Ark of Taste
American Spice Bush
The American Spice Bush is a flowering plant native to Eastern North America; from the Atlantic to Kansas, northern Florida to Ontario. It is historically prevalent in the Ohio Valley. The plant consists of a small deciduous tree or shrub, up to 16 feet tall, found in the understory of moist thickets and forests. The plant gives a small fruit, a red berry-like drupe, boasting a pronounced, especially spicy flavor.
While the new growth twigs, leaves, and buds of the spice bush can be made into a tea, and its wood burned for aromatic flavor, it is primarily the fruit of the spice bush that has earned a gastronomic application. The plant’s berry has a flavor resembling allspice with a special twang — hence one of its synonyms, “wild allspice.” Overtones of such spices as mace and pink peppercorn might be found in spice bush berries. Despite similarities to other spices, the flavor of spice bush is utterly unique.
Lacking the chile peppers of Central America, or the wondrous seeds and barks and herbs of Southern Asia, the native peoples of the North American continent utilized a different flavor pallette in order to season and flavor their food. Spice bush berries were a prime source of flavor for centuries in North America, used by tribes such as: the Creek, Cherokee, Rappahannock, Chippewa, and Miami. European settlers also adopted it into their kitchens. Along with the berries, both Native Americans and settlers would use the twigs, shoots and bark to make tea. As online magazine Grit describes, “The berries, dried and powdered, were used during the American Revolution as a substitute for allspice, and early American settlers used dried spicebush bark in place of cinnamon. During the Civil War, spicebush tea often substituted for coffee when rations ran short. Dried leaves [and] young branches were also steeped to make a tonic.”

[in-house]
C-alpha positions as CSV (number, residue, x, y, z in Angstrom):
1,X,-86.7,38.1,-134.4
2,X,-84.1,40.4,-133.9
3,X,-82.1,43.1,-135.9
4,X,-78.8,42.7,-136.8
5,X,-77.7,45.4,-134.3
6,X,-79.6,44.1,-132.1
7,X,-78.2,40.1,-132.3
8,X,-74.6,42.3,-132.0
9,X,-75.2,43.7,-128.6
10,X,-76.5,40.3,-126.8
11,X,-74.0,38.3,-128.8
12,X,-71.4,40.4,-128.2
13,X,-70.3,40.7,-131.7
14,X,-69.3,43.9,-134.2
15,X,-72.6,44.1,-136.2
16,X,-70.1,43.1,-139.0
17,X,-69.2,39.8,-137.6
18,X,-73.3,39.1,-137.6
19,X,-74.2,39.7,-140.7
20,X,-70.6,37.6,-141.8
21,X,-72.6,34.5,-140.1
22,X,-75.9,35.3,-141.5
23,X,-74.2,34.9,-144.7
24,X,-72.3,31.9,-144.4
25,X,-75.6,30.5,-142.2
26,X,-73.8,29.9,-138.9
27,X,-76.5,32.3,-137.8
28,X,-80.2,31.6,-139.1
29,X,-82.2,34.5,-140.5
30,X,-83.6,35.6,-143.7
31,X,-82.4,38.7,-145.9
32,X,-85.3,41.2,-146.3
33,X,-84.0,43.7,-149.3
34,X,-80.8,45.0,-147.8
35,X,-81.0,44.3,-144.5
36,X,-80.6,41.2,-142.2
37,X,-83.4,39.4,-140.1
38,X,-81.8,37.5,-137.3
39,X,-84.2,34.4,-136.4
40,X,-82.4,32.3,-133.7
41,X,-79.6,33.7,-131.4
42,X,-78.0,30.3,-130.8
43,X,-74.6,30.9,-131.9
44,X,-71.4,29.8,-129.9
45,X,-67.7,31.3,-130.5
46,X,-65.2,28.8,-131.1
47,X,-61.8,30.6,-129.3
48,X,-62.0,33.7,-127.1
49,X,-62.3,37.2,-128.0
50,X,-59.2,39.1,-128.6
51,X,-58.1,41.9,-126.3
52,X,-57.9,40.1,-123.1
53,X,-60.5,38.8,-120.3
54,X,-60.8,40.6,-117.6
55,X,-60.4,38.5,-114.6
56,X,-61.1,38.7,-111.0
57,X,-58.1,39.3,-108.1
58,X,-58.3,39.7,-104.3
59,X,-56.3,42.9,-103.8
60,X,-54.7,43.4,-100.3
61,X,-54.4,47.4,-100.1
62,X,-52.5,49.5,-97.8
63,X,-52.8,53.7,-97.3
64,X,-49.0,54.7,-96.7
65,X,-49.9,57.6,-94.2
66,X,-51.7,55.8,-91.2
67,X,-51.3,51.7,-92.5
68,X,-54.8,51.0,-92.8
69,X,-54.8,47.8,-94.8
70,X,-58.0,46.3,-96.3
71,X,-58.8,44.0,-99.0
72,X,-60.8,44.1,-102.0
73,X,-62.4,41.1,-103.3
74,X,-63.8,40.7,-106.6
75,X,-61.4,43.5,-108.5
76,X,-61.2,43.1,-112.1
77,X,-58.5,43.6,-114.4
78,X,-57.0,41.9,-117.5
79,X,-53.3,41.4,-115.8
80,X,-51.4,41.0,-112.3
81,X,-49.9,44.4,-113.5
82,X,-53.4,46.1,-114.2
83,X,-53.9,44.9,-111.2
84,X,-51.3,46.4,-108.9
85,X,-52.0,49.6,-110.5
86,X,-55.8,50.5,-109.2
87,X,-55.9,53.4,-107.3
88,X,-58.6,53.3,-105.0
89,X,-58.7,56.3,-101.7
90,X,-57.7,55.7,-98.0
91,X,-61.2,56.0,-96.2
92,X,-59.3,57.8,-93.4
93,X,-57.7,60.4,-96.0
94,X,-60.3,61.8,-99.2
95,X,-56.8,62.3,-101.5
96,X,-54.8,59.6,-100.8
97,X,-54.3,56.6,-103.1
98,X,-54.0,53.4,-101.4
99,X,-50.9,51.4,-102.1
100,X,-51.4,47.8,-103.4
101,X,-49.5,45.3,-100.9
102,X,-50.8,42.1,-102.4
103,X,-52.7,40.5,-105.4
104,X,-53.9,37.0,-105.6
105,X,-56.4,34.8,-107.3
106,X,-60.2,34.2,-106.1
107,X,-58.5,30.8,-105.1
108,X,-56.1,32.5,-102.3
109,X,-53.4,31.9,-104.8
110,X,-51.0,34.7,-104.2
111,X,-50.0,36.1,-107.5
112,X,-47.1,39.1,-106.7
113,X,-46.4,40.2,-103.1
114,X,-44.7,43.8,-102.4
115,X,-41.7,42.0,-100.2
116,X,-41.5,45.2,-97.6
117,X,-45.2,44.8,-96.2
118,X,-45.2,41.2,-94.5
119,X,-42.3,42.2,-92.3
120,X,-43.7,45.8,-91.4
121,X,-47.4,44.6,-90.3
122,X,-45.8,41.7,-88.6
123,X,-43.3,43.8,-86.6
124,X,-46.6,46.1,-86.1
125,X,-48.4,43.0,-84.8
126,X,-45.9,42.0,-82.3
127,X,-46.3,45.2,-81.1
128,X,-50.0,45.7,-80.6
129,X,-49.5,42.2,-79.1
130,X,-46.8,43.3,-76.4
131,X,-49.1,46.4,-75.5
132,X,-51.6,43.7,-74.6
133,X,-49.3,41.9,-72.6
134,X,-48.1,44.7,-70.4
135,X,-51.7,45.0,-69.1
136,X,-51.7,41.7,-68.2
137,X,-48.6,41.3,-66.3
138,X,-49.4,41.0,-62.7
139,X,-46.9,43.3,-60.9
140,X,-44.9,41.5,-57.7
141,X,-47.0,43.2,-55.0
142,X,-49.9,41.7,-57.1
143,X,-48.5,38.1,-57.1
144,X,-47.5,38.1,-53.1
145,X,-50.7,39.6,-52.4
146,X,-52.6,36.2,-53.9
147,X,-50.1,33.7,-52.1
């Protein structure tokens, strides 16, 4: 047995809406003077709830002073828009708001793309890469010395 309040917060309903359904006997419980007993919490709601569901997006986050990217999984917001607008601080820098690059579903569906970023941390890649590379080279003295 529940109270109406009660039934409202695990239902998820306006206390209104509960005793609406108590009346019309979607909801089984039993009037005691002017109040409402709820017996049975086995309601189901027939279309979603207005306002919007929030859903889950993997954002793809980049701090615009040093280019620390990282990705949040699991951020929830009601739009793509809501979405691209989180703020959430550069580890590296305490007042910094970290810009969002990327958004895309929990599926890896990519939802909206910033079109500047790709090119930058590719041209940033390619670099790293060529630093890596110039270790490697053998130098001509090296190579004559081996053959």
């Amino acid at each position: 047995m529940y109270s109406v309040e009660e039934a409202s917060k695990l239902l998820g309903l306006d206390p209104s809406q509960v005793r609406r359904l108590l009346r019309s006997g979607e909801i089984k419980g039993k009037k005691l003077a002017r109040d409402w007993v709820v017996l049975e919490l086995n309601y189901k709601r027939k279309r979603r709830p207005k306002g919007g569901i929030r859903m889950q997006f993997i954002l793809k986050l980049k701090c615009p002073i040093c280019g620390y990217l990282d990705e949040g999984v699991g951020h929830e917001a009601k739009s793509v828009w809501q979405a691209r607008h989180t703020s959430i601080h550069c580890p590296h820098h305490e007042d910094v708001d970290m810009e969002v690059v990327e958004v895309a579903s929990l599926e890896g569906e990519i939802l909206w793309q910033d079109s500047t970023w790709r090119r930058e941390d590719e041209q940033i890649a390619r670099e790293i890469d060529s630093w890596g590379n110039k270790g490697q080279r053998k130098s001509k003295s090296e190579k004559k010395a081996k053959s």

Today, American Spice Bush is found at farmers markets. A favorite of creative chefs, it is also occasionally used by distillers as an aromatic botanical in the production of locally flavored American gins. While the plant continues to grow throughout its native territory, it is increasingly pushed out by human development and, even worse, the competition of non-native plants. The American Spice Bush is an ancient, indeed prehistoric, flavor unique to North America.